Do you know the myths about black cats and dogs? The most popular myth in the United States warns that if a black cat crosses your path then you will have bad luck. But don’t worry…There is a means to counteract this, so called, bad luck.
To reverse the bad luck of a black cat crossing you, you are suppose to tip your hat and say, “Good evening, Mr. Black Cat,” says Utah State University folklorist Lynne McNeille, Ph.D.
However, black cats are not considered bad in all countries. In the United Kingdom, black cats are considered good luck; yet, white cats are considered to be bad luck.
I often wondered how these myths came about. I also wondered just why a black cat was to represent evil and/or a witches companion during Halloween. Let’s look at a little folklore to understand just how this came about.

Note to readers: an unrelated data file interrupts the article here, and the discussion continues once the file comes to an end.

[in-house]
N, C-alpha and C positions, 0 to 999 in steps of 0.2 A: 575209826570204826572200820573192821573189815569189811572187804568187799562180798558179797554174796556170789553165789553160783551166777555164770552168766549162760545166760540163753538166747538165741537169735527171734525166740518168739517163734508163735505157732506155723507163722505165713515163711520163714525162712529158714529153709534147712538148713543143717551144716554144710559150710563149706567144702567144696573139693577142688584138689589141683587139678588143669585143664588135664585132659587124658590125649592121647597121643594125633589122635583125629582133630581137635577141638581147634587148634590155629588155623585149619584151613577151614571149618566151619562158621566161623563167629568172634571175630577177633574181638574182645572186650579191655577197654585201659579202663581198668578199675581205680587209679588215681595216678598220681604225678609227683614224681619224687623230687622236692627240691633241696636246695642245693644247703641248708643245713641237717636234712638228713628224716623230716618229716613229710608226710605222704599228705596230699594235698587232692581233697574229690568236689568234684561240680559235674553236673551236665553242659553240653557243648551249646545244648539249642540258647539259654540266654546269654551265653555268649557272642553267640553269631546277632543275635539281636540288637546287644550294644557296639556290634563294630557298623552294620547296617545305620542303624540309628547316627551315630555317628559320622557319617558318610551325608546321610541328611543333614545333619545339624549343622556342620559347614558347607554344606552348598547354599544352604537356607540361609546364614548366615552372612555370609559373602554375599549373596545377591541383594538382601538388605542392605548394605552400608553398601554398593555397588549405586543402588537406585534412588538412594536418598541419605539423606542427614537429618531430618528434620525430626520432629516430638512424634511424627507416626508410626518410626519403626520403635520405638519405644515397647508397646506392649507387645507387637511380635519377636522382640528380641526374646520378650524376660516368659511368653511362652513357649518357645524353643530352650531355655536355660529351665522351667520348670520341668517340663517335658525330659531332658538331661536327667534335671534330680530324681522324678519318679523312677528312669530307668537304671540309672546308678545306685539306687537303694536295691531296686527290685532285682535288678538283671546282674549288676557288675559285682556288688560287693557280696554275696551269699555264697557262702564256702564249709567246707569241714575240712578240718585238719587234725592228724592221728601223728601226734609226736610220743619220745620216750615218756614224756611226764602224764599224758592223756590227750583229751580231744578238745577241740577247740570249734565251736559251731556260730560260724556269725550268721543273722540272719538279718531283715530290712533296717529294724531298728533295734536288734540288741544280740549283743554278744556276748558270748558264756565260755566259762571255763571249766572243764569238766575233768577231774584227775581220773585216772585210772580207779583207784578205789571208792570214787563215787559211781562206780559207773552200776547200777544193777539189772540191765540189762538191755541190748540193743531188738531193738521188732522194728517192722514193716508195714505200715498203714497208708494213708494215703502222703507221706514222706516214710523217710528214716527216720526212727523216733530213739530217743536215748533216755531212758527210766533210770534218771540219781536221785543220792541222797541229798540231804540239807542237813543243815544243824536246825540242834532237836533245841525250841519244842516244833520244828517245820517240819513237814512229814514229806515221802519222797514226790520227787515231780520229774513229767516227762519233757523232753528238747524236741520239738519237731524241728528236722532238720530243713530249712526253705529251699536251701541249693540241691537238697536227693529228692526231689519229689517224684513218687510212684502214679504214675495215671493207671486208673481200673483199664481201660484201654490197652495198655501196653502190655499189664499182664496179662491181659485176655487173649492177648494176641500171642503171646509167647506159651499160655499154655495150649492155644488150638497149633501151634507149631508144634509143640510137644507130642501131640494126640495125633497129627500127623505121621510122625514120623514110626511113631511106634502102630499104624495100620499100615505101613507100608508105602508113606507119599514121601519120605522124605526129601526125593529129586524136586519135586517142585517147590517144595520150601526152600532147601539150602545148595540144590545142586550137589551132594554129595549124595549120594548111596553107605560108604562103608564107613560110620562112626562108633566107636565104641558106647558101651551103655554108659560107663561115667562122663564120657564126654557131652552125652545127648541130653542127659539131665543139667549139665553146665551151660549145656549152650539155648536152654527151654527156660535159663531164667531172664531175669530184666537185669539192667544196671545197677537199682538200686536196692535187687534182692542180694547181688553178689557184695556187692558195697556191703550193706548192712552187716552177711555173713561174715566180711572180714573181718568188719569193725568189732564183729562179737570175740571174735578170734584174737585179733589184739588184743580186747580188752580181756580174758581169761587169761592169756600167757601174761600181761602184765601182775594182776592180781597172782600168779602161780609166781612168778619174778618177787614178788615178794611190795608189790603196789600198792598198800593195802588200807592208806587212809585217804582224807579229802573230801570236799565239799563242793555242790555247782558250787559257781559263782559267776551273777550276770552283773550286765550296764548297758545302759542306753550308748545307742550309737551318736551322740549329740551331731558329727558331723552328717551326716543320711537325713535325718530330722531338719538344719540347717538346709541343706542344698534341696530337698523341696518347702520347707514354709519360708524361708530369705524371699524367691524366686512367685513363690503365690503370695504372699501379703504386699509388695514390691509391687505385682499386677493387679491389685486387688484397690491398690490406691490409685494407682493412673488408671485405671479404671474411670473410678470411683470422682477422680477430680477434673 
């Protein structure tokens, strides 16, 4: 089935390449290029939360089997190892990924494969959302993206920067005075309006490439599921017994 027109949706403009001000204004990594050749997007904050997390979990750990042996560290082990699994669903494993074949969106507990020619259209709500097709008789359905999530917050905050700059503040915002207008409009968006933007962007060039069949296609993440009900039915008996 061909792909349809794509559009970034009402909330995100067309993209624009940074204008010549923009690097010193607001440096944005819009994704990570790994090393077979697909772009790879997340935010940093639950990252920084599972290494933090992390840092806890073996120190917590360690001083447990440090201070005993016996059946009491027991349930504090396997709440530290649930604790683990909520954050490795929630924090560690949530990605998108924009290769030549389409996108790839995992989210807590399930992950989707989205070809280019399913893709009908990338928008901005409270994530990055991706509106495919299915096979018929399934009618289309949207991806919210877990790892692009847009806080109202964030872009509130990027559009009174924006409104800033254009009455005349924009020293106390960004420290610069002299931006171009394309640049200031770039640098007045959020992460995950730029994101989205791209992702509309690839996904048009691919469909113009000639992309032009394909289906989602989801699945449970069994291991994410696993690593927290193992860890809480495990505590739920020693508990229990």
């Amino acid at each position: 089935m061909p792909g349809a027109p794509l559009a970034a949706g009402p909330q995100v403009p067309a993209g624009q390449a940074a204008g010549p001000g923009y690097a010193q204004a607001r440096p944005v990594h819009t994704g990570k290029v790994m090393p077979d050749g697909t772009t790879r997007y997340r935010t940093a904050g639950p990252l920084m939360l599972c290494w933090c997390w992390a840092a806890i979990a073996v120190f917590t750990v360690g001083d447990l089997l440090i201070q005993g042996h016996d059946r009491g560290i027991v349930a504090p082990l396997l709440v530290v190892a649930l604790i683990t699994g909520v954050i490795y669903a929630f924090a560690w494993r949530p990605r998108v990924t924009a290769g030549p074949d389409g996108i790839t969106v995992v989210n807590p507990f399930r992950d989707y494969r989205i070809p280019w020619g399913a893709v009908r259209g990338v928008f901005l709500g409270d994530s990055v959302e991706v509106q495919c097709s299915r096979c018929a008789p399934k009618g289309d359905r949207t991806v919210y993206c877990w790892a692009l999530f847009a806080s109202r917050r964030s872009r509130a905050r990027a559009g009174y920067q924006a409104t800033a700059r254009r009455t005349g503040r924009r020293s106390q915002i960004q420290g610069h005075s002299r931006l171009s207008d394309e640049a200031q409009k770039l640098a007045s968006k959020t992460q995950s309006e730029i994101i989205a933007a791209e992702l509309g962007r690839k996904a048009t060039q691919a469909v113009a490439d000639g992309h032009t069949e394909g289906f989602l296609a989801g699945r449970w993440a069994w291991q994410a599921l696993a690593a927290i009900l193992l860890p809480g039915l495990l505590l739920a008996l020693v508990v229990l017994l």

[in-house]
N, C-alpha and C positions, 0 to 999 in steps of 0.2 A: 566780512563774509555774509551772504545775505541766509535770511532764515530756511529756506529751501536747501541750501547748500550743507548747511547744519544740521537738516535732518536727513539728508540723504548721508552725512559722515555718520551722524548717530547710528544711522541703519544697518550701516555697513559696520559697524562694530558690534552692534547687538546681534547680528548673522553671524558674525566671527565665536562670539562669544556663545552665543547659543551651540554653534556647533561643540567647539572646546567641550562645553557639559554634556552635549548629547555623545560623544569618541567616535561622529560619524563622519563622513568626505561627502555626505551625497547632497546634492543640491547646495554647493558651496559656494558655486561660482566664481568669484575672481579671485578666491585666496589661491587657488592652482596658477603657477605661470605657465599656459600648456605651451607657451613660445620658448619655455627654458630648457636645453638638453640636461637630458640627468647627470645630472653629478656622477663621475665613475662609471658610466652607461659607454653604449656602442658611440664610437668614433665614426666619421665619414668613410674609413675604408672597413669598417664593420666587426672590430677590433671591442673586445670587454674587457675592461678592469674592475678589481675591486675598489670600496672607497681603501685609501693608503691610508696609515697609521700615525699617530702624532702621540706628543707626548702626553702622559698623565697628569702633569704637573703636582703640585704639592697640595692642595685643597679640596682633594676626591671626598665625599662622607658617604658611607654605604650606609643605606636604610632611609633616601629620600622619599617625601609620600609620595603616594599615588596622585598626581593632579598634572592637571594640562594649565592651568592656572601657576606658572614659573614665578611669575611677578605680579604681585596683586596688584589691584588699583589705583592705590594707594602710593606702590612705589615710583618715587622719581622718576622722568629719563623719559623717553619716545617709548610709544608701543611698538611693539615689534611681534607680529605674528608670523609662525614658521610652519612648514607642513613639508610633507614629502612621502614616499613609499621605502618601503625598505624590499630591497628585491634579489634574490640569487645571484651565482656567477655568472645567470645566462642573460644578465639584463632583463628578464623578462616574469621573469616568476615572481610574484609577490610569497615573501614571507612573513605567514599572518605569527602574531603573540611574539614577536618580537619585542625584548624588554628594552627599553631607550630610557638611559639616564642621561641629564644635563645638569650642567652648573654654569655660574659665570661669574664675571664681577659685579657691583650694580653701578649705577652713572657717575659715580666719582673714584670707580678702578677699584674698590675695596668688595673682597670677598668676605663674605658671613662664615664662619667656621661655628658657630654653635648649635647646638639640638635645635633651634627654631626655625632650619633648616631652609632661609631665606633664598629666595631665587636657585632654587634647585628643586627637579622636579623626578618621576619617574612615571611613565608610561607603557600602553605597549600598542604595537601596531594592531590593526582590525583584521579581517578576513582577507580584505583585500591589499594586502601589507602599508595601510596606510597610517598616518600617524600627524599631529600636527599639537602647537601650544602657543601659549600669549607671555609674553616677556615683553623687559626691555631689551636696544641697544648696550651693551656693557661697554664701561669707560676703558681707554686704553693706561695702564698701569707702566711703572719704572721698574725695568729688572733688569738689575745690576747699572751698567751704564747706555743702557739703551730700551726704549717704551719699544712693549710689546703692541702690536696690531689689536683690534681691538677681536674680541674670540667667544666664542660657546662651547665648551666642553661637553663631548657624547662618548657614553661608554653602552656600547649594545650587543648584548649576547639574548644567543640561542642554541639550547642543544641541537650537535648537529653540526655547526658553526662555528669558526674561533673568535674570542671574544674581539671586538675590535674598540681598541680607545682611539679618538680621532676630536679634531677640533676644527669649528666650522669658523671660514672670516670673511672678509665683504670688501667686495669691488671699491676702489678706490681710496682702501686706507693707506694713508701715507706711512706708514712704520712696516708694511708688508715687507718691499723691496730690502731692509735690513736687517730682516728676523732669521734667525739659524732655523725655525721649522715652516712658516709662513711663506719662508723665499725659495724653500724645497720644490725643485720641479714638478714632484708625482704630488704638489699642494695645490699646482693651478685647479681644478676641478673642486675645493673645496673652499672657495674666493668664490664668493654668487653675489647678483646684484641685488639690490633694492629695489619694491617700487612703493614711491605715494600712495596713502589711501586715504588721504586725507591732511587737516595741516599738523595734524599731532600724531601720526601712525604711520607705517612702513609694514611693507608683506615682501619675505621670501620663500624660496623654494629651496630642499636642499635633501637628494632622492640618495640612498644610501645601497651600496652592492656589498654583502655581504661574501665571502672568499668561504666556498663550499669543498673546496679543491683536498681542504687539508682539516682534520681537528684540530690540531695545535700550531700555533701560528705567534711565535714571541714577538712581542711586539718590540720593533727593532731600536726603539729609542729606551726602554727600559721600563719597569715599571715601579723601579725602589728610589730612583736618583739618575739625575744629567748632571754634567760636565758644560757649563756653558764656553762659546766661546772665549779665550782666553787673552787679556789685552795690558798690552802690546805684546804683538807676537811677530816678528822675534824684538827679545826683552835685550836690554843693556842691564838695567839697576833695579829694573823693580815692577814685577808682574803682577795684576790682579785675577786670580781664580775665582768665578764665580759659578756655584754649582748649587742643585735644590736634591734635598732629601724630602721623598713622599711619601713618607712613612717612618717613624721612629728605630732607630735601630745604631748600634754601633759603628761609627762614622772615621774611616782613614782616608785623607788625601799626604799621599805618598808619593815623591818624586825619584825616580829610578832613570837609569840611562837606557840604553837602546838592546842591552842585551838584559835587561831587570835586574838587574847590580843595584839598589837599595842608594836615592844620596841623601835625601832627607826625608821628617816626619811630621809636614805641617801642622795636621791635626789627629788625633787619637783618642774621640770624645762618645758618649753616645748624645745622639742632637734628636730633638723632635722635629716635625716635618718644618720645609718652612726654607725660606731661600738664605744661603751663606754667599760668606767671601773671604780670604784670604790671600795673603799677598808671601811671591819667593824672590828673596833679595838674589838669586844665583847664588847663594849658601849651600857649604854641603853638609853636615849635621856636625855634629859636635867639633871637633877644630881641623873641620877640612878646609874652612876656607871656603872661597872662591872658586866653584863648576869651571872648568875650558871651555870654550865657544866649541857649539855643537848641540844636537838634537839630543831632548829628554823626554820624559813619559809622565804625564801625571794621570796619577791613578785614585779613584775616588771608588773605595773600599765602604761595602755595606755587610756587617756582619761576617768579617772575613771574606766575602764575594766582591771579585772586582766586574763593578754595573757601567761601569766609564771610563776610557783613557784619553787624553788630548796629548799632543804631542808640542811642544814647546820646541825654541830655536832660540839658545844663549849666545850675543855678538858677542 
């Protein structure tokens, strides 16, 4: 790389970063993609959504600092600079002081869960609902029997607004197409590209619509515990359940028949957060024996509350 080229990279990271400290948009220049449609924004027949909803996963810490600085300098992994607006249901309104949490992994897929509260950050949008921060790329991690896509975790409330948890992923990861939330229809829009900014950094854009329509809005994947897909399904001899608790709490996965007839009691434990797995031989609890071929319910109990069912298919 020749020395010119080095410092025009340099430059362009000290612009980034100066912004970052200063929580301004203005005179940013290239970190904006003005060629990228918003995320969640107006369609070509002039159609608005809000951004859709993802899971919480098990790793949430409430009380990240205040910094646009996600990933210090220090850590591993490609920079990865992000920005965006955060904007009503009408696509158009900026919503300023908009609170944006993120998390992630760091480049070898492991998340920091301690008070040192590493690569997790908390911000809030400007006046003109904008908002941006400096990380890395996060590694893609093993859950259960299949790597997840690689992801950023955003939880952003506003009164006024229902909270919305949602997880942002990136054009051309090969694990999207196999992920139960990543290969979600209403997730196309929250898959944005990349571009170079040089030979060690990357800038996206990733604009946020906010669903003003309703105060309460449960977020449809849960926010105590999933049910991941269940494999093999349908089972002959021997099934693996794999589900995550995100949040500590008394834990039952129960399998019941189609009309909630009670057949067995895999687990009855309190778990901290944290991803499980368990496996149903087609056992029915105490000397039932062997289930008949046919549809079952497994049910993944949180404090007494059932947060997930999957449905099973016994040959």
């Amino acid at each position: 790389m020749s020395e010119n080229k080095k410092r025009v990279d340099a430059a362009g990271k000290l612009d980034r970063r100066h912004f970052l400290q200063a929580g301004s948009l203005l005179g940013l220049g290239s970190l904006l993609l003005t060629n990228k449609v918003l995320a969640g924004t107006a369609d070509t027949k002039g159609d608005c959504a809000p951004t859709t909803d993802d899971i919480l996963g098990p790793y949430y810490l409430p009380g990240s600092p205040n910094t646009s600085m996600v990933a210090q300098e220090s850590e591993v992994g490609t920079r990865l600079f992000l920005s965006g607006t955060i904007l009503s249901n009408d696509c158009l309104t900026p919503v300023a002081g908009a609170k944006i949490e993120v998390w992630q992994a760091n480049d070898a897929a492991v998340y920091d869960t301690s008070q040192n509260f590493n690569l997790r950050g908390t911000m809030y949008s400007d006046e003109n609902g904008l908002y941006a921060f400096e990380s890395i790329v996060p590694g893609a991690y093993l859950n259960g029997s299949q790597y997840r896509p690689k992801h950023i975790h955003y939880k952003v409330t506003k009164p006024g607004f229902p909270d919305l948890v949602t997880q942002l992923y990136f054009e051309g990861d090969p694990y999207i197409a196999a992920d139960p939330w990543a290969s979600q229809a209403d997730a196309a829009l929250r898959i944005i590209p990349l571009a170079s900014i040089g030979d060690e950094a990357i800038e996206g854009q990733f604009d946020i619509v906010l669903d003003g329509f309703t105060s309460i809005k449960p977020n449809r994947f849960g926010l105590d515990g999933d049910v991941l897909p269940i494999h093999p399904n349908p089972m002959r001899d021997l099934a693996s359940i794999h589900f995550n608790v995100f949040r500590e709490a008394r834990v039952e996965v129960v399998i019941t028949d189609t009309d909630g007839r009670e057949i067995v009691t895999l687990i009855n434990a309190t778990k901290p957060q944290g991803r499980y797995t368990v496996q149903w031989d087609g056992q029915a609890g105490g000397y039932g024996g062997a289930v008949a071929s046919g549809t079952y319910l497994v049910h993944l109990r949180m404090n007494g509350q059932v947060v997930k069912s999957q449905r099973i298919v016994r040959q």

In 1495 a woman stated that she learned her witchcraft from the devil, who appeared before her as a black cat. Since black cats were seen as an incarnate of the devil, many woman were burned with their cats. Then children see storybooks with witches and dark haunted houses and, lo and behold, there is always a black cat sitting on the stoop or gazing over the witch’s shoulder as she stirs her brew.
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